Susanne Krausse opened the action with a raise to 3,000 from middle position. It folded over to the player in the cutoff who three-bet to 8,000. The button and blinds folded, moving action back to ...
Poker Strategy -- Matt Hawrilenko Cash Game Hand Analysis
'Hoss_TBF' Talks About a Limit Hold'em Hand
Matt “Hoss_TBF” Hawrilenko is known as one of the most skilled limit hold’em players in the world. Despite rarely traveling to tournaments other than the World Series of Poker, he’s accrued more than $1.6 million in tournament winnings and won his first bracelet this summer in the $5,000 short-handed no-limit hold’em event. Hawrilenko spends most of his time playing high-stakes cash games online, and he caught up with Card Player to breaks down a limit hold’em hand he recently played.
Game: Limit hold’em
Table: Mixed Game Heads up
Seat 1: Matt Hawrilenko ($25,224.50)— Big blind $500
Seat 2: Villain ($15,749) — Small blind $250
Review of the Hand
Villain raises to $1,000, and Matt Hawrilenko calls with 7 4. The pot is now $2,000.
Matt Hawrilenko: The first thing to note is this is a mixed-game table, which means my opponent might not be as familiar with heads-up limit hold’em as a specialist, so I’m on the lookout for situations where I think he’s vulnerable to have imbalances in his distribution. This particular circumstance is a common one, actually, for both the small blind and the big blind, which is why I think the hand is particularly interesting.
The flop is 6 5 5. Hawrilenko checks and Villain bets $500. Hawrilenko raises to $1,000, and Villain calls $500. The pot is now $4,000.
MH: A flop like this presents players in my spot with the opportunity to make a lot of mistakes, because when they’ve just called preflop and a pair flops, they are less likely to have a pair, so the value-check-raises should get a bit thinner, and the hand gets more interesting to play. This is because most big blinds would have three-bet preflop with any pocket pair and lots of ace-highs, so when a pair flops, there are fewer hands they can have that have made a pair, whereas, on a 6-5-5 flop, there are a lot of straight draws, backdoor-straight and flush draws with overcard combinations, etc., so if you’re not careful, your distribution could start to weight too heavily toward draws. Anyhow, in this particular hand, I flopped the open-ender and elected to check-raise my draw; pretty standard.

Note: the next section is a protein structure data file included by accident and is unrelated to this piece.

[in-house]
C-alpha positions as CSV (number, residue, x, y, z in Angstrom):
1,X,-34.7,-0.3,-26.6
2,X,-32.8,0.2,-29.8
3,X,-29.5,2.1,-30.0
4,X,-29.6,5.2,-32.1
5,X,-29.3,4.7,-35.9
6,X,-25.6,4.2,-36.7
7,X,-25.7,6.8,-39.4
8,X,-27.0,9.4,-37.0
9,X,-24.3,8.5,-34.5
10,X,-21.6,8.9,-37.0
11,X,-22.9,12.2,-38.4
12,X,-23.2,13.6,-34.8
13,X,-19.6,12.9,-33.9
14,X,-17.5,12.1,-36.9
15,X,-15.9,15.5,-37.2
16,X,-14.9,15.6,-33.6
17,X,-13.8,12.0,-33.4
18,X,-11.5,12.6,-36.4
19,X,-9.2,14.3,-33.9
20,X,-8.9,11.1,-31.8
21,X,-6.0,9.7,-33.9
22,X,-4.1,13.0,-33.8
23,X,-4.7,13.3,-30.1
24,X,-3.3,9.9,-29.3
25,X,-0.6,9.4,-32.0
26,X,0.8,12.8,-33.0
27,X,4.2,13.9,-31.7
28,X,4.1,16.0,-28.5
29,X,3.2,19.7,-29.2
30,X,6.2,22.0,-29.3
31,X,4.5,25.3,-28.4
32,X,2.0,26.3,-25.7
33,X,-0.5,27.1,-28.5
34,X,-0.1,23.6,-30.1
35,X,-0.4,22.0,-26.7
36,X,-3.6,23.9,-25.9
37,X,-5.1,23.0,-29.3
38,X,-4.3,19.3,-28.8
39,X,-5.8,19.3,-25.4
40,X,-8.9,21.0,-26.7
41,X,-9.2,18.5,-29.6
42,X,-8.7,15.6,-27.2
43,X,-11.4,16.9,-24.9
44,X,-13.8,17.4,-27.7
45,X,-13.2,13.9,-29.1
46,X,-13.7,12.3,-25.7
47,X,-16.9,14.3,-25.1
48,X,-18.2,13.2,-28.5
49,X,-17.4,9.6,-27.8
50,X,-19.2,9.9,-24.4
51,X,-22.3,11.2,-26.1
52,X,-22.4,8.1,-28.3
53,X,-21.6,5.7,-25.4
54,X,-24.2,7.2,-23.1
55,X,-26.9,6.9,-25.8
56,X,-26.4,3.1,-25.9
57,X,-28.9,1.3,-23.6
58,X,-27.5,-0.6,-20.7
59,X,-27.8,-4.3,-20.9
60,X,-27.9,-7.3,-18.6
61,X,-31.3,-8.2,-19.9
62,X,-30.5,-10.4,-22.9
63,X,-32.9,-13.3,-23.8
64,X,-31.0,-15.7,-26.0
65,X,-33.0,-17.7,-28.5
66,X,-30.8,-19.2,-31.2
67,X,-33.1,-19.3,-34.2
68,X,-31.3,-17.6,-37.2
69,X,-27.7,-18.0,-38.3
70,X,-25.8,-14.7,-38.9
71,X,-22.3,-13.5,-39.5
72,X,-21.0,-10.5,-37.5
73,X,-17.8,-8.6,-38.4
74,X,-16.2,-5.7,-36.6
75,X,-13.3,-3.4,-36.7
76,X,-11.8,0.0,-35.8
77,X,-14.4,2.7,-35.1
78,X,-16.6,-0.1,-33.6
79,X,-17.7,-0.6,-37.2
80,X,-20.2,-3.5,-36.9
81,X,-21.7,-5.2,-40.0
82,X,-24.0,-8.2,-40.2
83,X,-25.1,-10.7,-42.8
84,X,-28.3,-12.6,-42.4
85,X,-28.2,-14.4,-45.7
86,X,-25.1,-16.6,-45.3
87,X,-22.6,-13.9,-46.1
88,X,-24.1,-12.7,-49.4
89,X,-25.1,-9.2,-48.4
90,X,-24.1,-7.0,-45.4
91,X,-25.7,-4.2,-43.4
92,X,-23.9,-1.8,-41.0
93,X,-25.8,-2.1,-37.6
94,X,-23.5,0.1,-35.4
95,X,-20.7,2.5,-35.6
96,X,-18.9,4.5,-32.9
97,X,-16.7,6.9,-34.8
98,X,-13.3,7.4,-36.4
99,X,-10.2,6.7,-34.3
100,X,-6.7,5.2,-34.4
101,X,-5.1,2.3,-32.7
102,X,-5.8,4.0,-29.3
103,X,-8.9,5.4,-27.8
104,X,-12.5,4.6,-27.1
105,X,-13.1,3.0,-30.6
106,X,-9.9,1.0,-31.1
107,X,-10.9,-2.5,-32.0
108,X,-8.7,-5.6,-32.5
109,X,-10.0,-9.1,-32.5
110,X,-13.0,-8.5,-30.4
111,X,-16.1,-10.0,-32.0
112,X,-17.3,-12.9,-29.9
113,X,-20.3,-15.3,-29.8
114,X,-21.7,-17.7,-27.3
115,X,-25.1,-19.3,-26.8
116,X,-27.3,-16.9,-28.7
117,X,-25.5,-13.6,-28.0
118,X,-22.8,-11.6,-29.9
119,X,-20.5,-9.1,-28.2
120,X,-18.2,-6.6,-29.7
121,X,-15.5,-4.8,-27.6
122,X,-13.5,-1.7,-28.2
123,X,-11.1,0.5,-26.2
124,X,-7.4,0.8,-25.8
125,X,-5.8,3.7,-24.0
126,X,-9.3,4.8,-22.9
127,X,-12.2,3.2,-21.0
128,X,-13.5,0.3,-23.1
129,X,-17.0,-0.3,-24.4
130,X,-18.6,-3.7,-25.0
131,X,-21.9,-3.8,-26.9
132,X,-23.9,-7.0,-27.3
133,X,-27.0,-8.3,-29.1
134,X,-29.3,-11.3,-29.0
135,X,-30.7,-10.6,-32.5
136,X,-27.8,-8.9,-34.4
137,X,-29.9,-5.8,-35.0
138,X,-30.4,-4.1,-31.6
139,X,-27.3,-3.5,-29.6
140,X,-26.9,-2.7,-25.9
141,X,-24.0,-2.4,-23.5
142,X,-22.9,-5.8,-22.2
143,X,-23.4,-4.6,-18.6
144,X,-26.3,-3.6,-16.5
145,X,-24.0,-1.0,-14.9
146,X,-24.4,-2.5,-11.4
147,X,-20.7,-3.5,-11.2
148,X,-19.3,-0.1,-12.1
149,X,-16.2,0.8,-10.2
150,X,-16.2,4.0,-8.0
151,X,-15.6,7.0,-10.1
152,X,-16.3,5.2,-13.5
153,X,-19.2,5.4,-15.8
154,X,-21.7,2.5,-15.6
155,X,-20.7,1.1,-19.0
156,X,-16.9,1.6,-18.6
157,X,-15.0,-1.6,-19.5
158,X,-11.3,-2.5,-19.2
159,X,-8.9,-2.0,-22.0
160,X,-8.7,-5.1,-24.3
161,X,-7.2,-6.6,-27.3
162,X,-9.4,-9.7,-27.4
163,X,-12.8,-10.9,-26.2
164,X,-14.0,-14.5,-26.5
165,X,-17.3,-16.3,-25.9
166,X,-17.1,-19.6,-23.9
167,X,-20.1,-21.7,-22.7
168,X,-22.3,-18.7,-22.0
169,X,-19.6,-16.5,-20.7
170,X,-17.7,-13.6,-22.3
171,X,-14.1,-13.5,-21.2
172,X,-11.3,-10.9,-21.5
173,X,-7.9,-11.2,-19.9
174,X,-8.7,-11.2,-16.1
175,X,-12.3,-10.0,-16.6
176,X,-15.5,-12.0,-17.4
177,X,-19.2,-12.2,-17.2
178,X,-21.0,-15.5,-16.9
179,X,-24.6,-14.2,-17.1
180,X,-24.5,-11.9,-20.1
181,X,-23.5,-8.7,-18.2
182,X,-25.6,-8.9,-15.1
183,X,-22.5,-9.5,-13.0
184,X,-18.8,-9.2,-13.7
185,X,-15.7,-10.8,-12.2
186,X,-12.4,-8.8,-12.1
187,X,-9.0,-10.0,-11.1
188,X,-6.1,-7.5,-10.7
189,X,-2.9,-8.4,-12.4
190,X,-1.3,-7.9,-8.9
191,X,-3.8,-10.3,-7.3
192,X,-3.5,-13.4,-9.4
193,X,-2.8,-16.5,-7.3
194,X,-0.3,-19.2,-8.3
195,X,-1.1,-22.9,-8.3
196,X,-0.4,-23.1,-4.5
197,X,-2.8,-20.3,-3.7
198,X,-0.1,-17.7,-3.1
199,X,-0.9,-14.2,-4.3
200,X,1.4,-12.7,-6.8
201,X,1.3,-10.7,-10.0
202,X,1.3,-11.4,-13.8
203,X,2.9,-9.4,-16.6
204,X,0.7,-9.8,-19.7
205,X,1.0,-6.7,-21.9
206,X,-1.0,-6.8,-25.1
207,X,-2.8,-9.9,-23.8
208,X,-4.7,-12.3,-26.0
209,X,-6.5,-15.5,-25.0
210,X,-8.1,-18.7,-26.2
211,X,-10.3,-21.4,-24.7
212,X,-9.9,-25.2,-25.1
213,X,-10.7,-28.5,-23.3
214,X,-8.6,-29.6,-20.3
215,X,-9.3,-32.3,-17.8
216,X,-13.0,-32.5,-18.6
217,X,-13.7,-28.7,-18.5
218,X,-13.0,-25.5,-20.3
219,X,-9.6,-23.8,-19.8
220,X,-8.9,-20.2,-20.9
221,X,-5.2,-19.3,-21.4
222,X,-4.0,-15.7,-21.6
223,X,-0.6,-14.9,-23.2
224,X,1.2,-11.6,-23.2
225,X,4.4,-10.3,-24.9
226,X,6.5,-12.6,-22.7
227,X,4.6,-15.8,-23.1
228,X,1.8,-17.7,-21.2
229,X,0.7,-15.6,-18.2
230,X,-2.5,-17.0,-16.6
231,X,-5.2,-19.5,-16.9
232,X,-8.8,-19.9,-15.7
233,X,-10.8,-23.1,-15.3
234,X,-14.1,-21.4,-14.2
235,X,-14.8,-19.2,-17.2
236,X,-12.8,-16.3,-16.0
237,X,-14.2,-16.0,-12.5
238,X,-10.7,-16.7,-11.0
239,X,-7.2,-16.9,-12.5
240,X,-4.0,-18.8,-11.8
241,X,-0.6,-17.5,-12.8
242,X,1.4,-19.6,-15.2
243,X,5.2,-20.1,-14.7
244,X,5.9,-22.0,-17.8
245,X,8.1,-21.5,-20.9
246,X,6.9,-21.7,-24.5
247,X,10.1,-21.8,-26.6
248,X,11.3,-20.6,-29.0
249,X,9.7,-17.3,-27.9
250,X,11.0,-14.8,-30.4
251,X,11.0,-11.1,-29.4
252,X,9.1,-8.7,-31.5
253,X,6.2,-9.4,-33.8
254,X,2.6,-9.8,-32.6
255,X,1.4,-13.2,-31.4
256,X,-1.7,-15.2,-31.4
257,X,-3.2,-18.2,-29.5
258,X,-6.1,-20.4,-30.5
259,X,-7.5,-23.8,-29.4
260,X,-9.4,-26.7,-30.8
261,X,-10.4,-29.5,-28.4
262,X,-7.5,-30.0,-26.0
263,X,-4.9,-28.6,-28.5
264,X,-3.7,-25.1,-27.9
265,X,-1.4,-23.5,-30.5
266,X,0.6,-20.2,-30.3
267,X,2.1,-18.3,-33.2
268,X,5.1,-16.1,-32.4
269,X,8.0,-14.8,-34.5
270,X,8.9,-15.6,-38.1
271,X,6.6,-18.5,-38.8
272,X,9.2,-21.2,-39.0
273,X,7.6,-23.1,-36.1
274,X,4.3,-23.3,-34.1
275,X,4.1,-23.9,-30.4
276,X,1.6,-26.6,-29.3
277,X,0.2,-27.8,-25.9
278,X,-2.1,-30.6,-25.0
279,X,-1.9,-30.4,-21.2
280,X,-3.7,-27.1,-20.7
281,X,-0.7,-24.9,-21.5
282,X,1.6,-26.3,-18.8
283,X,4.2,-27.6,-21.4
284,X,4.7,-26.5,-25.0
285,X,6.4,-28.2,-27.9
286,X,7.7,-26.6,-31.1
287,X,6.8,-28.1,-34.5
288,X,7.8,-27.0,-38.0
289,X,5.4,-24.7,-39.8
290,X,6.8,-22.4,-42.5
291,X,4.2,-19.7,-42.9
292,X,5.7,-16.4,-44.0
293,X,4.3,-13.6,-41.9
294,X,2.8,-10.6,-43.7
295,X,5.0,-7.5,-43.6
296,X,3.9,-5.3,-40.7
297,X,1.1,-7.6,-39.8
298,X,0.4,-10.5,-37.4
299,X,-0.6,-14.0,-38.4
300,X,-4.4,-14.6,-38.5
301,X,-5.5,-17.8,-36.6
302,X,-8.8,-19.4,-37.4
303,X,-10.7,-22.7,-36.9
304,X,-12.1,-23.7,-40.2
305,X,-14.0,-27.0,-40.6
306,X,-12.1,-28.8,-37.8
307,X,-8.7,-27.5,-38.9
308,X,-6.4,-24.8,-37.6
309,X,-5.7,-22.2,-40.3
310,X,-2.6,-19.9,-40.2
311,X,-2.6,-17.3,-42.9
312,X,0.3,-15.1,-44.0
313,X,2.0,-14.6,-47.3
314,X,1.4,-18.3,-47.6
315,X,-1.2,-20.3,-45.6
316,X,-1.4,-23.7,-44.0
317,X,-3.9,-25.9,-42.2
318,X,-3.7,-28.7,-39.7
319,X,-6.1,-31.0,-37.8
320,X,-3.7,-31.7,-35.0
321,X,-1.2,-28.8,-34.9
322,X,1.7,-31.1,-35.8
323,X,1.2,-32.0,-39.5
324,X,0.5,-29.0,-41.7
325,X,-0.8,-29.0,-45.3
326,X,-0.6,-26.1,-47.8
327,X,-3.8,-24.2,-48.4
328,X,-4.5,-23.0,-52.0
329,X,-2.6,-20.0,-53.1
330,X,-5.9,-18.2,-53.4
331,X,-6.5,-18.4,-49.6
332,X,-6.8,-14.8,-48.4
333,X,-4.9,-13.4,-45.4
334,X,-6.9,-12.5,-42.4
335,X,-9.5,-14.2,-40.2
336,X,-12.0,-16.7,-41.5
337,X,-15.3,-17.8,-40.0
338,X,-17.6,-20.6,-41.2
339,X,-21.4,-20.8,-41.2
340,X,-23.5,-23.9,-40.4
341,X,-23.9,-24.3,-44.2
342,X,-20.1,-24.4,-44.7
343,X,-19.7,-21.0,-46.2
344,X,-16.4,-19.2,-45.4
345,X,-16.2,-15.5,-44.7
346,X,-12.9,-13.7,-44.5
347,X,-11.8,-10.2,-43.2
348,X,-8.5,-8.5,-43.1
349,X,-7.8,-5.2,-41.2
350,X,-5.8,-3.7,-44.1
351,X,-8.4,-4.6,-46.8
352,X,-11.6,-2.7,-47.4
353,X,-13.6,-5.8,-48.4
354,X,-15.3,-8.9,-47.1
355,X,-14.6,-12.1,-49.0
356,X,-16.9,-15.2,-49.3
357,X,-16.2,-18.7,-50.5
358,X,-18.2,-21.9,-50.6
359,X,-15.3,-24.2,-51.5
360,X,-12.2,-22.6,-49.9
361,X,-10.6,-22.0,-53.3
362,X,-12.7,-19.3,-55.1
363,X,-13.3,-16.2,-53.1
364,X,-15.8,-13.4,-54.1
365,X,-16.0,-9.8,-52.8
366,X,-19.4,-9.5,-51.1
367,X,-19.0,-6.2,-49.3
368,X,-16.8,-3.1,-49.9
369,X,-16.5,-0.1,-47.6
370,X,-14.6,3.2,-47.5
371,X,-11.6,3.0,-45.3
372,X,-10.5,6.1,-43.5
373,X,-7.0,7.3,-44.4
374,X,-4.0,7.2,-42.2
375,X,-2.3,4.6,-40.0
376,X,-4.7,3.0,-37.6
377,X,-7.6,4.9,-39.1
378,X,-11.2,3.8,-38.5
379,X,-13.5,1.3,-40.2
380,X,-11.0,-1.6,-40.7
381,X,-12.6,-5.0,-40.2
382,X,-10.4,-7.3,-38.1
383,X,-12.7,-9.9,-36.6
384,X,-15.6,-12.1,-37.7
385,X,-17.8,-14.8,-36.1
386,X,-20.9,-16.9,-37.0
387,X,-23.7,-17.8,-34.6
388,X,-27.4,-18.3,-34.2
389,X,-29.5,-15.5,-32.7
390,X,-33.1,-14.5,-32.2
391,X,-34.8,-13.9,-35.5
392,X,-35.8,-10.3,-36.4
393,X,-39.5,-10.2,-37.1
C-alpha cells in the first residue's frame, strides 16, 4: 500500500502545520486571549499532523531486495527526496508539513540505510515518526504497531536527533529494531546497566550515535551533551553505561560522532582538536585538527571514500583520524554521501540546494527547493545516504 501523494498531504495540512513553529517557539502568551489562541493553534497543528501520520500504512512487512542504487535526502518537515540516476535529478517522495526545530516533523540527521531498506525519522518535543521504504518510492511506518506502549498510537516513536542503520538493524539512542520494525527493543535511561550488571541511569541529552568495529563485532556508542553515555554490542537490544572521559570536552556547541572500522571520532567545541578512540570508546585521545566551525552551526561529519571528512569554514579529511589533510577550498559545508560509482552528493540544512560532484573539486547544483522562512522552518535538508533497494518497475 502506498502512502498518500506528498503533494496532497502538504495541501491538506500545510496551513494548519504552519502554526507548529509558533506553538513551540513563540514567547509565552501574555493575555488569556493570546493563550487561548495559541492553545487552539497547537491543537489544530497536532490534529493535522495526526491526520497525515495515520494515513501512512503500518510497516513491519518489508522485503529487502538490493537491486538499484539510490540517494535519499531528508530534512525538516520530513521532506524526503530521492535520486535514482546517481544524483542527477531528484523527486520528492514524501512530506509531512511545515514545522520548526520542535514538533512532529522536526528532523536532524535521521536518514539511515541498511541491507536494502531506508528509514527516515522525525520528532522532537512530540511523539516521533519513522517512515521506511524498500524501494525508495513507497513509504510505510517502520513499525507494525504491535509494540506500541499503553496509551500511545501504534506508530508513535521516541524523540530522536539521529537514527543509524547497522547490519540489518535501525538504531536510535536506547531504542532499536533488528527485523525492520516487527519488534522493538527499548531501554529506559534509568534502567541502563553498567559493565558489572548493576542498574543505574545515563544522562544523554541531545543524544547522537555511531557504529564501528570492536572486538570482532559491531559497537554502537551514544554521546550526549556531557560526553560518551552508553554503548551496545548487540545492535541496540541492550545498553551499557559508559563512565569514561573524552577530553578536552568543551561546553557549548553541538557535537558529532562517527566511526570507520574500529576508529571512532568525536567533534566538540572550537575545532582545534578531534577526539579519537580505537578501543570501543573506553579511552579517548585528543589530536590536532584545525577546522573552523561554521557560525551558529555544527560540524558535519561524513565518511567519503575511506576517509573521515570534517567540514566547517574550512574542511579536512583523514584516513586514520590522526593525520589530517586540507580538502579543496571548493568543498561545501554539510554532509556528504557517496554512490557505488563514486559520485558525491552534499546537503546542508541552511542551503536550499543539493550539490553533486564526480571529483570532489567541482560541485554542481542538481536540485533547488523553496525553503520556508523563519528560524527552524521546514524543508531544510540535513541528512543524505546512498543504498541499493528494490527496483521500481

The turn is the 2. The board now reads 6 5 5 2. Hawrilenko bets $1,000, and Villain calls. The pot is now $6,000.
MH: The turn brings a second spade, and a third card to a straight, which means a lot of opponents will be calling frequently with an overcard plus gutshot type hands (hands like J-4, Q-4).
The river is the J. The board now reads 6 5 5 2 J. Hawrilenko bets $1,000, and Villain raises to $2,000. Hawrilenko reraises to $3,000, and Villain folds. Hawrilenko wins the pot of $9,999.50 (after rake).
MH: On the river, I’m at the very bottom of my distribution, so I bluff — pretty standard again — and my opponent raises. For most opponents, the worst hand they’ll raise for value in this spot is jacks, so the options are: